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  With regards to the UK, the last few years have been quite eventful, considering that there were two general elections and an EU referendum. What these events all have in common is that the youth voters turn out in were significantly lower than the overall turnout.

  Much of this voter apathy can be put to the fact that young people tend to feel excluded from politics, because they either feel like their actions count for nothing or that they are not responsible for what happens in the world. But many of us fail to realize that lack of action also has consequences, and the result of our lack of action here will affect us throughout our entire lives.

  Unlike previous generations, we have the power of social media to facilitate the projection of young voices. All it takes is a post to start a conversation and all it takes is a ‘retweet’ or a ‘share’ to have your opinions heard by other people.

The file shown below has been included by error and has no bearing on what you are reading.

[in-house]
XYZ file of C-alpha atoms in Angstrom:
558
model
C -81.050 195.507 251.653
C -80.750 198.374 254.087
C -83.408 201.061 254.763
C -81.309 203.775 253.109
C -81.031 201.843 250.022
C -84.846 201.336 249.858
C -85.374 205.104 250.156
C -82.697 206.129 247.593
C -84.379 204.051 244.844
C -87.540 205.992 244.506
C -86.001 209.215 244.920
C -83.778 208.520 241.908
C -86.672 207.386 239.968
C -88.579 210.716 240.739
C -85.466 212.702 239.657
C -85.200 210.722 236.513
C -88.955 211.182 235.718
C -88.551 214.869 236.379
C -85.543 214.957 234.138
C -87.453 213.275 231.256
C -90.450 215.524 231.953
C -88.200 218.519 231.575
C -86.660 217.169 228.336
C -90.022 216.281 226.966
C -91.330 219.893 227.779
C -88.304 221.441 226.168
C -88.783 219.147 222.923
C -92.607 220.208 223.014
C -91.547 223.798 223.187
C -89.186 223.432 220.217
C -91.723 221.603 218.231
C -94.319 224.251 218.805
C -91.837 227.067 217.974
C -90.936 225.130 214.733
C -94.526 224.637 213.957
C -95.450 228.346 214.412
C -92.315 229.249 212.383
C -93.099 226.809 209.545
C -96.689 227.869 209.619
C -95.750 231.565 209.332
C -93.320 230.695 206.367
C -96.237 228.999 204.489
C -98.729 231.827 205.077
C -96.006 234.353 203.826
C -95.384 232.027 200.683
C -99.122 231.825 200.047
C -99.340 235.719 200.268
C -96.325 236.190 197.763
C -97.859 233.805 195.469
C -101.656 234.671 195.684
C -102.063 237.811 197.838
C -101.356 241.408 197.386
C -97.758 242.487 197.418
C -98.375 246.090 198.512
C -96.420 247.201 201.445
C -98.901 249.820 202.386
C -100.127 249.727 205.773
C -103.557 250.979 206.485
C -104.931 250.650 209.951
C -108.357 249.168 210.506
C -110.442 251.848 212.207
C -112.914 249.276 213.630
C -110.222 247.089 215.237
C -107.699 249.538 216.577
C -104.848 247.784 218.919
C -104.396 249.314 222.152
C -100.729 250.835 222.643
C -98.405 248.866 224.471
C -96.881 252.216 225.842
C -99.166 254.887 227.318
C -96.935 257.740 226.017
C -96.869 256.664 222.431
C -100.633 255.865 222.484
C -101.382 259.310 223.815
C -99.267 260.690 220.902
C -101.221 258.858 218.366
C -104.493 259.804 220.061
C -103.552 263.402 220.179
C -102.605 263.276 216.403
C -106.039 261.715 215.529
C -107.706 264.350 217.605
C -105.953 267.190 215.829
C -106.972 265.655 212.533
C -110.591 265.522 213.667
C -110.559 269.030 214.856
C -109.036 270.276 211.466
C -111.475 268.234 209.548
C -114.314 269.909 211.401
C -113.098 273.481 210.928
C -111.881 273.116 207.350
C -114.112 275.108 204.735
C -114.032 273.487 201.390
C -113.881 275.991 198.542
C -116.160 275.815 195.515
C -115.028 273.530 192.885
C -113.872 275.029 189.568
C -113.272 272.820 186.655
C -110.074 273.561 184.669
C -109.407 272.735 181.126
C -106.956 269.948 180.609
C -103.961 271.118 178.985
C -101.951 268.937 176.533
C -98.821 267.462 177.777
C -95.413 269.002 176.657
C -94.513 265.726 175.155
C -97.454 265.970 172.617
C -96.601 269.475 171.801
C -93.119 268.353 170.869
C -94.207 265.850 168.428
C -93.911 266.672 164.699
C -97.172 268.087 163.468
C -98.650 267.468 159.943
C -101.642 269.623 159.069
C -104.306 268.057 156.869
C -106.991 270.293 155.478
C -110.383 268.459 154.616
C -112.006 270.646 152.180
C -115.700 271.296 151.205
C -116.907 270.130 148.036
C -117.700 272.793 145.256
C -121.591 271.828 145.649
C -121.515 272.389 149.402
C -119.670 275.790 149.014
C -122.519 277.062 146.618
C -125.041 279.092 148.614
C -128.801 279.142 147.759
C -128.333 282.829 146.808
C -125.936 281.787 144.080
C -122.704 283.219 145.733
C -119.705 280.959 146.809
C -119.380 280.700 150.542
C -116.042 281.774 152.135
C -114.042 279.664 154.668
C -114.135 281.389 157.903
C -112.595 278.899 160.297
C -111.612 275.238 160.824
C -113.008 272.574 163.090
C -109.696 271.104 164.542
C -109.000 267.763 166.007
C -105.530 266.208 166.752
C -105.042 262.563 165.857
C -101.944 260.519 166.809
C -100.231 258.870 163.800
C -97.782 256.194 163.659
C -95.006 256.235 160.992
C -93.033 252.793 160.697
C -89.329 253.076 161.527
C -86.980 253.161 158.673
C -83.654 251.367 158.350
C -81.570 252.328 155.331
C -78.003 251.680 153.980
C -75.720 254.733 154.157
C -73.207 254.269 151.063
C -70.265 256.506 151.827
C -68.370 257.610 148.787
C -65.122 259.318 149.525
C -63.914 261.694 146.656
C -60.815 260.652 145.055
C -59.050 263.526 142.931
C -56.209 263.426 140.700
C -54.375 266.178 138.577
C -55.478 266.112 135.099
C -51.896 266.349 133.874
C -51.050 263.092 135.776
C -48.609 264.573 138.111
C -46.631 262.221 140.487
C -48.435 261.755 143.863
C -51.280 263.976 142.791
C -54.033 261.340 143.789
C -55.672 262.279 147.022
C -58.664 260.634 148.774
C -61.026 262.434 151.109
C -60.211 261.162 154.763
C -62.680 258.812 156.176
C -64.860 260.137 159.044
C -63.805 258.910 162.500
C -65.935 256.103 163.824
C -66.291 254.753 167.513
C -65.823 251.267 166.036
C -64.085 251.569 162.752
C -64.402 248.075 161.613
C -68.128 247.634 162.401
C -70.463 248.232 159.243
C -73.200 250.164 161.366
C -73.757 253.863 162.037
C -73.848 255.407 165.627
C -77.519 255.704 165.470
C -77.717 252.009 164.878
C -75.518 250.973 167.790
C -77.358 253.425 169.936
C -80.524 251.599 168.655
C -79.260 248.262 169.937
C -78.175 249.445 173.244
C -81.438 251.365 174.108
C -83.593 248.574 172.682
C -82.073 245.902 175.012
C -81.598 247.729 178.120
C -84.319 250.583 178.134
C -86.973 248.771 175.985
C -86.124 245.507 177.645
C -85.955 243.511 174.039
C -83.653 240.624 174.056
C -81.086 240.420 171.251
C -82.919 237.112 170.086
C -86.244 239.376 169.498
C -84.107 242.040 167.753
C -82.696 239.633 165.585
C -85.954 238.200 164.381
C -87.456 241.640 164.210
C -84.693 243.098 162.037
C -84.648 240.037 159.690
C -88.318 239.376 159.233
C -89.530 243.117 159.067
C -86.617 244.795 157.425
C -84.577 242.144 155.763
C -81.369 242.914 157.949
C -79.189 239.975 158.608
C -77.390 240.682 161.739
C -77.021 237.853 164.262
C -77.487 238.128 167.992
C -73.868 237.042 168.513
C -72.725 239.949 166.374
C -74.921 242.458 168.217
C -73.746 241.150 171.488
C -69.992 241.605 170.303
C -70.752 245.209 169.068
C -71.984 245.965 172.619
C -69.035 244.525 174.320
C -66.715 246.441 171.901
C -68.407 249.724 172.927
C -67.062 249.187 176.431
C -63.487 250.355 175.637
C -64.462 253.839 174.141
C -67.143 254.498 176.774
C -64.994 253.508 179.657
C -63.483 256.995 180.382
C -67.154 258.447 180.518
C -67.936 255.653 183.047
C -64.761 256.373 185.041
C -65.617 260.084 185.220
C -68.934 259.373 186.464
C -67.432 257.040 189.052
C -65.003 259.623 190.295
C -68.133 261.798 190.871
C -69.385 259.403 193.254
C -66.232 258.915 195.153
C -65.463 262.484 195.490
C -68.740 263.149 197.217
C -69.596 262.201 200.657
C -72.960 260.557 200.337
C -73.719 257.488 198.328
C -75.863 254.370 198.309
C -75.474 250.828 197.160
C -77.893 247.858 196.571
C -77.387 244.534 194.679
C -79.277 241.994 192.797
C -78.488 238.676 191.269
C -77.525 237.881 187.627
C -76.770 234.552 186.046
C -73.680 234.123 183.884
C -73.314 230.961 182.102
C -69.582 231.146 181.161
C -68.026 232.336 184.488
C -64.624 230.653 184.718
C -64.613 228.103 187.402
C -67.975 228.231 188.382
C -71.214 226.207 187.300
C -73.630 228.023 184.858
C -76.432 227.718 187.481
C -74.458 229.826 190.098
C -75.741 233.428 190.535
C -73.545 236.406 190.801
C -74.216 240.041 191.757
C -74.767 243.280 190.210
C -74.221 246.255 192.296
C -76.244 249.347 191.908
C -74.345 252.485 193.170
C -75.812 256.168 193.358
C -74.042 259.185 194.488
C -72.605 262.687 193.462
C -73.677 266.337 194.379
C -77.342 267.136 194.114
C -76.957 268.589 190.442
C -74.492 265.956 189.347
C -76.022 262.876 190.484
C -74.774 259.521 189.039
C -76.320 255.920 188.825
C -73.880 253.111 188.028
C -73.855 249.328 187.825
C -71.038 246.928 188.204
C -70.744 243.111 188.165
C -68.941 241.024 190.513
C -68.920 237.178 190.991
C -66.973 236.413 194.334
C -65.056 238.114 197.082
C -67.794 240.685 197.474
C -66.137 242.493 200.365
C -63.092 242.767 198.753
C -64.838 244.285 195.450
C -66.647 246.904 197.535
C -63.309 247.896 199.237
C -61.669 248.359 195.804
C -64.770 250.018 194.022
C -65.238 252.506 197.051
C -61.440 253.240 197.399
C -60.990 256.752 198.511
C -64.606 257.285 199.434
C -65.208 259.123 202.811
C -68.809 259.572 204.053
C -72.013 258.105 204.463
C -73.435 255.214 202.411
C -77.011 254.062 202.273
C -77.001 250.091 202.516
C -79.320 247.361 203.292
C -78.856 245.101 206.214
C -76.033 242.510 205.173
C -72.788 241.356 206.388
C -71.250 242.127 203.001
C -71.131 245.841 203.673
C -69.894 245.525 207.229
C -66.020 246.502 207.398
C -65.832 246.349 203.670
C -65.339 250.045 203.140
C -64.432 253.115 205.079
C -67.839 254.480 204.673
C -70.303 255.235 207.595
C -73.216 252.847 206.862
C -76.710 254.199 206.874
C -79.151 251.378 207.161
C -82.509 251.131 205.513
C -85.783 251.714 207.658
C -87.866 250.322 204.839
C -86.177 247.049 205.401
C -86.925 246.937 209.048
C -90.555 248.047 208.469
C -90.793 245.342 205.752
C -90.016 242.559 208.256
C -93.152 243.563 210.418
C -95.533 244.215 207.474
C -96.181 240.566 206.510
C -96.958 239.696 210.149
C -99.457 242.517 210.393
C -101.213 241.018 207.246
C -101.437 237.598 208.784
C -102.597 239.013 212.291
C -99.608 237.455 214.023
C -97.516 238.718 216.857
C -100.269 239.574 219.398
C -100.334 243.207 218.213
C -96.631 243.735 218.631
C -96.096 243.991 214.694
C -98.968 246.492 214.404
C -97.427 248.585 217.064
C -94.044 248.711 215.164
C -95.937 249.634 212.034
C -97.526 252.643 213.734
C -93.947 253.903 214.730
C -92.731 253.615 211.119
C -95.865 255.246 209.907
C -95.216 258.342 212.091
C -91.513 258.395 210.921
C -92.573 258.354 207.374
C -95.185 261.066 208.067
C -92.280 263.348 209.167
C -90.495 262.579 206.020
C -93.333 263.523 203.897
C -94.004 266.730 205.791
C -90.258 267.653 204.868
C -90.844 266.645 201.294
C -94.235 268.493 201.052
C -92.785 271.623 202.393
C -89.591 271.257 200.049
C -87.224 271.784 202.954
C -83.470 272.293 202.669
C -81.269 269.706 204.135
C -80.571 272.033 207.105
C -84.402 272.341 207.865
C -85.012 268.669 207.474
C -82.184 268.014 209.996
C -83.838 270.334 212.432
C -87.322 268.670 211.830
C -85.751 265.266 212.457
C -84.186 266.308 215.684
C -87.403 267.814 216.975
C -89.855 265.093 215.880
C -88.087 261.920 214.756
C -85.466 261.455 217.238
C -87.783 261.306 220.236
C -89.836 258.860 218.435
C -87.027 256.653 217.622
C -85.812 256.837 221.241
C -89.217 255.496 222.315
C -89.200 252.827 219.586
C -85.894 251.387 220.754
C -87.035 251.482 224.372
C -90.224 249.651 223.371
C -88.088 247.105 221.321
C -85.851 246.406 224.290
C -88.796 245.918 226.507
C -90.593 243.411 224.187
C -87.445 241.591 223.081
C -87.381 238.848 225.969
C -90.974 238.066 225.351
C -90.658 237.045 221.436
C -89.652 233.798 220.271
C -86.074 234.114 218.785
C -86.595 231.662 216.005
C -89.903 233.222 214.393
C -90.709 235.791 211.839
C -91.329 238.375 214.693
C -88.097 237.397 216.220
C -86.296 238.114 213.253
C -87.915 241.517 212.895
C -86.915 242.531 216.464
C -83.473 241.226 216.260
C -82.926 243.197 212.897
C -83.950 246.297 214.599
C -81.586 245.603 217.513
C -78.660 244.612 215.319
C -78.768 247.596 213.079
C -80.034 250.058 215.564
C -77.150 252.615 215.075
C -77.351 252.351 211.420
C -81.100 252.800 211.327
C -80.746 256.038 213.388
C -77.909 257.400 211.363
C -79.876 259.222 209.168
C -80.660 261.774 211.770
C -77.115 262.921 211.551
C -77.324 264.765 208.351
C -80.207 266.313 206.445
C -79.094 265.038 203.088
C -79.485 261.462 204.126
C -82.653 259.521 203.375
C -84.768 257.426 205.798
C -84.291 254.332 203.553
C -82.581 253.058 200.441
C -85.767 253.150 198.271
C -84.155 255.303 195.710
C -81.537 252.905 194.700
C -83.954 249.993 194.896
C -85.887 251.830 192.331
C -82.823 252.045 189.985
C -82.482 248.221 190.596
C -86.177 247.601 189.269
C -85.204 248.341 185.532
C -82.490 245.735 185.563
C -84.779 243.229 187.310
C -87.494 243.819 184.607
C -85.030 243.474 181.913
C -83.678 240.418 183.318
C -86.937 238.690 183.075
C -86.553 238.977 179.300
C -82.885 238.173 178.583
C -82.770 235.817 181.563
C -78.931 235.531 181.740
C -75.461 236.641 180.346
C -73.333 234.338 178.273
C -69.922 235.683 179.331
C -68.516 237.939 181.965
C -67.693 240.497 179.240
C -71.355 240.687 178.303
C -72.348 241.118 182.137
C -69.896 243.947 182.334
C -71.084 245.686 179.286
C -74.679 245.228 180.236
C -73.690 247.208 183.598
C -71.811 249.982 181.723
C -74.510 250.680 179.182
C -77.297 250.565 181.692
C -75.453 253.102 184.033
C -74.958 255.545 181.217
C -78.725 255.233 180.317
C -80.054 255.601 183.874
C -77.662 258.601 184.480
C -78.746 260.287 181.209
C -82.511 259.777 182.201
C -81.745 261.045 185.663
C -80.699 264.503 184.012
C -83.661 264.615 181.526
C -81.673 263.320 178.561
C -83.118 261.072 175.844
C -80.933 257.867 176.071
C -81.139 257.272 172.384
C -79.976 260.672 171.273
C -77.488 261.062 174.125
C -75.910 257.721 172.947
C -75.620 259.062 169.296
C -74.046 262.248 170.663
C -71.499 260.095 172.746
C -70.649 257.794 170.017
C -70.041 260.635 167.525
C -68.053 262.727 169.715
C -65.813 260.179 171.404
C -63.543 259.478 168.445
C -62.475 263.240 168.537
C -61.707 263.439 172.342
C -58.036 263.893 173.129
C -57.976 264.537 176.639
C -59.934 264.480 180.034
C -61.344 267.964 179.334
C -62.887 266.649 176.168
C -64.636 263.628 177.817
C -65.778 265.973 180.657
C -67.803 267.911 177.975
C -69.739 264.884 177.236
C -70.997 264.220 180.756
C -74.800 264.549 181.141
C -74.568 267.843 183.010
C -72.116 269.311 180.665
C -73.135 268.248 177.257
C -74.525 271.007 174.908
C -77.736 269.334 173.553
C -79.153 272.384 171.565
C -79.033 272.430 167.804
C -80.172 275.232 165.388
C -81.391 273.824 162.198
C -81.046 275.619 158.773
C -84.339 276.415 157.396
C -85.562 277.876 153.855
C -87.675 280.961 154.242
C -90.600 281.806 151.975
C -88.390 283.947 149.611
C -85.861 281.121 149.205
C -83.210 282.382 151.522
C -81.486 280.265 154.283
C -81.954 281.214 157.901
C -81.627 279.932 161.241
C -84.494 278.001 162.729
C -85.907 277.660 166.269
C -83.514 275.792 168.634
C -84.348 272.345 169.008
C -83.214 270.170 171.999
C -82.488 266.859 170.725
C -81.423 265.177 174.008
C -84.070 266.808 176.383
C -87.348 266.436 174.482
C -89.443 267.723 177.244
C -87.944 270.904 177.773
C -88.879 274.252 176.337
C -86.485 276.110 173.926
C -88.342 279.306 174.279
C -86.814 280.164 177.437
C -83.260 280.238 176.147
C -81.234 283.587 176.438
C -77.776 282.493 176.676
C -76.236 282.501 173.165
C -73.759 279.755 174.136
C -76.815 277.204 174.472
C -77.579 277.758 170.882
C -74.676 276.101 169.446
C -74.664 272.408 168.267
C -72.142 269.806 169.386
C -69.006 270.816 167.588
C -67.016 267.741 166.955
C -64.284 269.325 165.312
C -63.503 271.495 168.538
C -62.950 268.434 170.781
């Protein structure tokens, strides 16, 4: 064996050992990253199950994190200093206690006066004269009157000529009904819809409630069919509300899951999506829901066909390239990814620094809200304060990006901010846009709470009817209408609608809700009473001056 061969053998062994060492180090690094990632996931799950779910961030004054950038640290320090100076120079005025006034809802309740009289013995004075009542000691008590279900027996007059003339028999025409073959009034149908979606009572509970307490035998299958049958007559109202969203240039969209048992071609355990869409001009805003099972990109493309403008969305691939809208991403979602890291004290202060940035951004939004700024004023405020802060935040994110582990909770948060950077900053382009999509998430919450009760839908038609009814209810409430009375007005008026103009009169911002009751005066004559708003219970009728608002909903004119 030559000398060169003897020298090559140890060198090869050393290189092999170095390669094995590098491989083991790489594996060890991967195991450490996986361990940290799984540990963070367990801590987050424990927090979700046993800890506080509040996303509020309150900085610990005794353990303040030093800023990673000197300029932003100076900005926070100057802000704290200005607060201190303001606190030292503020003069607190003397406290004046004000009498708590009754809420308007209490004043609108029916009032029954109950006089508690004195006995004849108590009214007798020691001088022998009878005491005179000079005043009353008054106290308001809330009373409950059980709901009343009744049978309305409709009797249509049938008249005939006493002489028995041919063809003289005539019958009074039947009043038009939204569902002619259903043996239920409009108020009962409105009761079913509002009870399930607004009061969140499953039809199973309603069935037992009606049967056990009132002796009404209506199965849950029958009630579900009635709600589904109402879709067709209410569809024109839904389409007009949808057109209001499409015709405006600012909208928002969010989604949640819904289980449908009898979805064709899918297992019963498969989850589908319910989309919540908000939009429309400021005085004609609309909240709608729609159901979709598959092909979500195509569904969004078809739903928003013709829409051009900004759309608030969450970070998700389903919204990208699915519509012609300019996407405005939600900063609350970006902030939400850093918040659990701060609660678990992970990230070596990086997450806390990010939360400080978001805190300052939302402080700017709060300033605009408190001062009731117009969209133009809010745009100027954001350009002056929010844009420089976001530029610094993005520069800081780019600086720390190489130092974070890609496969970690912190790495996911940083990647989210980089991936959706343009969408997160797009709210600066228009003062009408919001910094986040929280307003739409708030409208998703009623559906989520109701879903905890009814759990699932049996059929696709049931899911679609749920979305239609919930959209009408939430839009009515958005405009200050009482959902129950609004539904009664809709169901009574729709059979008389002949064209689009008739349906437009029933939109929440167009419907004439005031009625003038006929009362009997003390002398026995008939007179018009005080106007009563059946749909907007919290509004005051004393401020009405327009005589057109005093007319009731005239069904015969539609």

However, it is not enough to have your concern all over your Facebook. It should be imprinted in your actions; it should be in your mindset to take action where you feel there is not enough action being taken and empower others to do the same.

  It takes one young leader to inspire many more leaders. It takes one Malala to inspire many others to become activists and fight for what they believe in. This domino effect is just how small actions can compound into larger outcomes.

  We need young role models in our country

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  Despite making up a significant amount of the population, young people are (and always have been) heavily underrepresented in the UK. This is evident from the notable deficiency of formal youth leaders in this country, where a very small minority of MPs are in their twenties or younger. While this is certainly not the entire picture, it does imply a certain lack of youth in our country’s decision-making processes as things stand in Britain.

  There are two points to be made about younger leaders: firstly, that they are necessary to a country’s growth; and secondly that they encourage more young leaders.